THE BAN on live sheep exports to the Middle East has been extended by the Department of Agriculture to 22 September.

In making the decision, the department said it had considered the “best available” science and evidence, and feedback from public consultation. The interests of the industry, animal welfare and government policy were also taken into account.

A statement from the department said evidence indicated the risk of heat stress for voyages departing Australia in the first three weeks of September are comparable, or higher than June.

“The department determined conditions in June (along with July and August) are too hot for sheep exports. The industry came to a similar conclusion,” the department said.

“Furthermore, sheep departing Australia in early to mid-September are acclimatised to cooler Australian temperatures and therefore less heat tolerant than sheep departing in Australian summer or autumn months.”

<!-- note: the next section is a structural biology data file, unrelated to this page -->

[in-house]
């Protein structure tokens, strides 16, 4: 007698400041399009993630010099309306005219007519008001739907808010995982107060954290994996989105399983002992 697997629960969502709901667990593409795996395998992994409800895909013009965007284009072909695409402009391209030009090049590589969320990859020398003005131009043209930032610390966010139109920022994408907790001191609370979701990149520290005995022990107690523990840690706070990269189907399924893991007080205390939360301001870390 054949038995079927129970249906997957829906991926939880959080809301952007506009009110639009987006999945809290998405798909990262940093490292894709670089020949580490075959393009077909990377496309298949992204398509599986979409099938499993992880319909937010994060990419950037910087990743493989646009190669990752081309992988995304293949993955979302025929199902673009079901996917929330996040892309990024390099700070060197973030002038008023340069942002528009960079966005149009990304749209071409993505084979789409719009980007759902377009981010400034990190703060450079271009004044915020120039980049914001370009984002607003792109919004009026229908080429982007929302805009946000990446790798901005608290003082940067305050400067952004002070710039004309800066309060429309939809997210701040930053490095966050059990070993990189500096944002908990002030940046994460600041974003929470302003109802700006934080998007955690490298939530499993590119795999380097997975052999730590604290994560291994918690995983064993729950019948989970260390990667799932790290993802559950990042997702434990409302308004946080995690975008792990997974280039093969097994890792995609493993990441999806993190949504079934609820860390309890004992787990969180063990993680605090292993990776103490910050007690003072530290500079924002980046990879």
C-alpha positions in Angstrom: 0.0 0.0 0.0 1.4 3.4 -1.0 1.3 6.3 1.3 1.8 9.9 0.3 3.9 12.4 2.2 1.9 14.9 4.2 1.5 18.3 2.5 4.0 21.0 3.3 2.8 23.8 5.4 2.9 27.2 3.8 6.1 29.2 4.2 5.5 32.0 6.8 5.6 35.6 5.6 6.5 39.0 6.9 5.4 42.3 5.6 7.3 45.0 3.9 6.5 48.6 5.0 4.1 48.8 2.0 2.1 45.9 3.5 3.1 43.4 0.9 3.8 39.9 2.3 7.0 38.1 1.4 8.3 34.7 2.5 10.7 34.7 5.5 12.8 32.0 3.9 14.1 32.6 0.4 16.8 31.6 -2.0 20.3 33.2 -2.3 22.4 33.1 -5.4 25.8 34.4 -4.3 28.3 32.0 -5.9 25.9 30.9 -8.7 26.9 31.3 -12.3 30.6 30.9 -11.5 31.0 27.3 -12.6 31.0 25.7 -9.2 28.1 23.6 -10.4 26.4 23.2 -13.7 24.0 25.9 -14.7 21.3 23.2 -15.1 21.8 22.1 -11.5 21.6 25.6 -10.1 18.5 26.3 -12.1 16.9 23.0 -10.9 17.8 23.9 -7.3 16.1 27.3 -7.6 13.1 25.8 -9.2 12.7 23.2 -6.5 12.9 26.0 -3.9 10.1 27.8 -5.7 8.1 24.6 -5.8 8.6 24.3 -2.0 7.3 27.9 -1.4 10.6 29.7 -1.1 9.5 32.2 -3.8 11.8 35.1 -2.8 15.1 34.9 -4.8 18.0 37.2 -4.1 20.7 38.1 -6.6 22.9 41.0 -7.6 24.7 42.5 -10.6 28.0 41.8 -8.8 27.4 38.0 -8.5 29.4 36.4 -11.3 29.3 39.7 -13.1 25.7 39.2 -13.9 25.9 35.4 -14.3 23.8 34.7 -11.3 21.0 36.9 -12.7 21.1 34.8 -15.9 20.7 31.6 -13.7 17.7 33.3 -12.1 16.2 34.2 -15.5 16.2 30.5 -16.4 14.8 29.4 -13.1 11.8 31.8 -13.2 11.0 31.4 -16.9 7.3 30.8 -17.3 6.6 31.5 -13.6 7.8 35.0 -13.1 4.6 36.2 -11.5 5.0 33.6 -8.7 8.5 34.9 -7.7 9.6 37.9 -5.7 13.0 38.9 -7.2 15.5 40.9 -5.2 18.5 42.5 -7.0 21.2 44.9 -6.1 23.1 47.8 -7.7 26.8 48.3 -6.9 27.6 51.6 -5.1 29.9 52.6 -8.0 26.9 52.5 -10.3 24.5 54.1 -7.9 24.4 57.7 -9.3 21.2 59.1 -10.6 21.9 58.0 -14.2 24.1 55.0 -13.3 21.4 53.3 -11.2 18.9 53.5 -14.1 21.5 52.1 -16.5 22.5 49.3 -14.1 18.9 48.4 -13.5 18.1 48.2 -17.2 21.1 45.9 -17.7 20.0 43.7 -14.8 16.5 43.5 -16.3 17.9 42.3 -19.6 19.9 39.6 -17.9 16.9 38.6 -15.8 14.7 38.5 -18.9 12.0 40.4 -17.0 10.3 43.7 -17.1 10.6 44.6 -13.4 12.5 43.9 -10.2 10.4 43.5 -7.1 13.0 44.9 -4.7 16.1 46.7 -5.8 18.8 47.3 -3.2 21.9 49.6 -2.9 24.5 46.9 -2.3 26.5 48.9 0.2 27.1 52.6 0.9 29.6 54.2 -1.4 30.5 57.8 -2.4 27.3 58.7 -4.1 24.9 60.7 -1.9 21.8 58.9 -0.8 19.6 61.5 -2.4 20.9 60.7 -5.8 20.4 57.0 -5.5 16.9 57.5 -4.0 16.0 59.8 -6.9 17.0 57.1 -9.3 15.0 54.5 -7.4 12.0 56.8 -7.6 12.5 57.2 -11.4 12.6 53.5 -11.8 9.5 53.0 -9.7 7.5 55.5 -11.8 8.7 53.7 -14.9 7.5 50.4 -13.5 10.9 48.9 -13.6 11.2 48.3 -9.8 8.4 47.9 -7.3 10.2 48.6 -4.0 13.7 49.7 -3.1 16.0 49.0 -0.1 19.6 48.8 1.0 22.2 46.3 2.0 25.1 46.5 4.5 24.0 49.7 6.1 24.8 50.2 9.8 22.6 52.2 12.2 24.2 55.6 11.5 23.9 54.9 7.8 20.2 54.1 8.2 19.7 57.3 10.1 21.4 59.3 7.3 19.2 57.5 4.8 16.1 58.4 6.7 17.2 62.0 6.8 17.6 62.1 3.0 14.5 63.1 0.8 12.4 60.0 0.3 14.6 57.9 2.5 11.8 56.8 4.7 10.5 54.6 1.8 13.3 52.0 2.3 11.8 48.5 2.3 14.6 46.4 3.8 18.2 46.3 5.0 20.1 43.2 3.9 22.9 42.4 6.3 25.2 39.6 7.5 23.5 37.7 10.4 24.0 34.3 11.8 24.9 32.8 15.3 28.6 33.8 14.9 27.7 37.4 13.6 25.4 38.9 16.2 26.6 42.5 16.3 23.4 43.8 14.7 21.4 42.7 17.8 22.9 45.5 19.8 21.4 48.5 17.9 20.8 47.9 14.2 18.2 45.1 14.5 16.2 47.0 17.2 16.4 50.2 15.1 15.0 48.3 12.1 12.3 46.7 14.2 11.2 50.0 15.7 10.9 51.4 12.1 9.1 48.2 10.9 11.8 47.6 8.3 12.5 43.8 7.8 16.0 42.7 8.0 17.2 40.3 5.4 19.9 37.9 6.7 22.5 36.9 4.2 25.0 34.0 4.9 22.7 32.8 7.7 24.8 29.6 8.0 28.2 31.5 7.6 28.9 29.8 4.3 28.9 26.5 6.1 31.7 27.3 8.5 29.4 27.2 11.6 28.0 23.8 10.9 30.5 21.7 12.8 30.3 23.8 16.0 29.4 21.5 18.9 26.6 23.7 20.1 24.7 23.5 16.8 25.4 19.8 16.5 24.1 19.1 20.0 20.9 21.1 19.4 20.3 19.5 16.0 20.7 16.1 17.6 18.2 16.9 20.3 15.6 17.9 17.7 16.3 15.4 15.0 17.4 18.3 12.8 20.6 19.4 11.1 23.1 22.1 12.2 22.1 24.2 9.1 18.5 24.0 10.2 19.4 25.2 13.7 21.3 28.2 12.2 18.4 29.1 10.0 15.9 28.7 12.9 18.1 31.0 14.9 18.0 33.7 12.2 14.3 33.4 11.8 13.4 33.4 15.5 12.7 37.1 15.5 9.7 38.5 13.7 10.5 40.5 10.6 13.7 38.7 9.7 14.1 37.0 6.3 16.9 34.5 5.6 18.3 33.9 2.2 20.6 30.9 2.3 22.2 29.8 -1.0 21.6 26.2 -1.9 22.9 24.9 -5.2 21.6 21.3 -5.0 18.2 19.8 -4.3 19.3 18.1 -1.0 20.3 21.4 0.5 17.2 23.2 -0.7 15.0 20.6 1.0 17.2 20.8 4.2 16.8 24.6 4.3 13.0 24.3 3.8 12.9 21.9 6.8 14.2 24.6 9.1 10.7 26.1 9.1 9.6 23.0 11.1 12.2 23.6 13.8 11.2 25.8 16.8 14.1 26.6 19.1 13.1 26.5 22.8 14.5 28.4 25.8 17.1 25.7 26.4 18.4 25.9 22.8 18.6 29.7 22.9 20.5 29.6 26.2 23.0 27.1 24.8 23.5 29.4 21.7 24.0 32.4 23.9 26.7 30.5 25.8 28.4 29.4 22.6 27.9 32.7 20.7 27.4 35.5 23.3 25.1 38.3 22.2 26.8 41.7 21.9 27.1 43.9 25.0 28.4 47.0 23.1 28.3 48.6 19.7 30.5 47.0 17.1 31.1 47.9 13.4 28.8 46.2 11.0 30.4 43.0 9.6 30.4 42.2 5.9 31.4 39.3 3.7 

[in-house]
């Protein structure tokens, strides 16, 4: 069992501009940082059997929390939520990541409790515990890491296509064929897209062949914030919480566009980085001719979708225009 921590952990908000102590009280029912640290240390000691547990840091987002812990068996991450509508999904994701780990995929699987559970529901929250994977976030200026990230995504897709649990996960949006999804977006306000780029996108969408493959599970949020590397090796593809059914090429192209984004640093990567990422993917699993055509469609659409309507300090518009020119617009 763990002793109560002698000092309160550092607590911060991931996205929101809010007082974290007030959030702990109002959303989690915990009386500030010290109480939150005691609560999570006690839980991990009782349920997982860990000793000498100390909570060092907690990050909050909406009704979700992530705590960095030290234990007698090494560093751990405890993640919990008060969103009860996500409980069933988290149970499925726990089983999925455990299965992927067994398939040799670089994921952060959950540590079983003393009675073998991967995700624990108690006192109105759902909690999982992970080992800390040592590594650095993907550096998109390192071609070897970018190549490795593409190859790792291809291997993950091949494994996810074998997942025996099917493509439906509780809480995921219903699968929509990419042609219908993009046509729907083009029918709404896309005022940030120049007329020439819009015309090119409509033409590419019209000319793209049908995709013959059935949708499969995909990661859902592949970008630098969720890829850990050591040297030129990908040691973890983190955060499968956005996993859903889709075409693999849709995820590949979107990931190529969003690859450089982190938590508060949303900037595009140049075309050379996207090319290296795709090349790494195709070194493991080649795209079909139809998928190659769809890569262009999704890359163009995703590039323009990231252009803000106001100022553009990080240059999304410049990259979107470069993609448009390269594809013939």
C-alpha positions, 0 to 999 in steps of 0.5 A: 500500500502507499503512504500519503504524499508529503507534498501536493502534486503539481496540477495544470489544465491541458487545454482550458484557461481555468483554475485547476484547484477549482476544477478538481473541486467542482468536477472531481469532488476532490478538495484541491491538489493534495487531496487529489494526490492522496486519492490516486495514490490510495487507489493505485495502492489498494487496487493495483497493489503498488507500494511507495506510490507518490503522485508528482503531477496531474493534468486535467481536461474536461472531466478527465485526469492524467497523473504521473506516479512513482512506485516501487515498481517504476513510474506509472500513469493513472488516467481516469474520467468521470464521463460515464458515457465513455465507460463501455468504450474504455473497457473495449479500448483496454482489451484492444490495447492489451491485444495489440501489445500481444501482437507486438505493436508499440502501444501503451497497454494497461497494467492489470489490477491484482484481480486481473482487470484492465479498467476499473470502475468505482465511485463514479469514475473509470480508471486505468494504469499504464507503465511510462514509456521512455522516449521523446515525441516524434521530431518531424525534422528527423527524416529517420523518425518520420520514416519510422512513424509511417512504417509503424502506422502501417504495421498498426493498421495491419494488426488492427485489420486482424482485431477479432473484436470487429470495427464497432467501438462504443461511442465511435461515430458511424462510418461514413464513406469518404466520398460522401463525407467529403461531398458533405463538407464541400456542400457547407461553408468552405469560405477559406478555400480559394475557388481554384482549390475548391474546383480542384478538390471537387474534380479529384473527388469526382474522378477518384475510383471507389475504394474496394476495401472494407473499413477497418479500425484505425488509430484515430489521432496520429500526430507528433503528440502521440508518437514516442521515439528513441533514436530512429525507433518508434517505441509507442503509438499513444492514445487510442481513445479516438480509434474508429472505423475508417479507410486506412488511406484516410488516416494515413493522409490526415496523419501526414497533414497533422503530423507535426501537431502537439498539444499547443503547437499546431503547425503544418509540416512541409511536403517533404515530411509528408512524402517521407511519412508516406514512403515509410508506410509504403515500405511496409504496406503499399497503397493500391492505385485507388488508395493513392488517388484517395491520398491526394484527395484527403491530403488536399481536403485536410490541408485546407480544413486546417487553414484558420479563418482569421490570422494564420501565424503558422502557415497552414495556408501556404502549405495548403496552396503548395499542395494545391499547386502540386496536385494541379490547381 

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When trade resumes, shipments to the Middle East must comply with the same conditions that applied in May when the ban started. These include verification of the ship’s pen air turnover, a heat-stress management plan, stocking sheep properly and collection of environmental data to report to the department.

Also, this week, media has reported that Emanuel Exports and two former board members have been charged with animal cruelty stemming from a voyage to the Middle East on the Awassi Express almost two years ago.

Footage of the voyage, upon which about 2400 sheep died between Fremantle and the Middle East, sparked outrage and prompted the department to impose bans on sheep exports to the region in the Northern Hemisphere summer.

The Western Australia Department of Primary Industries and Regional Development said the charges followed a year-and-a-half-long investigation.

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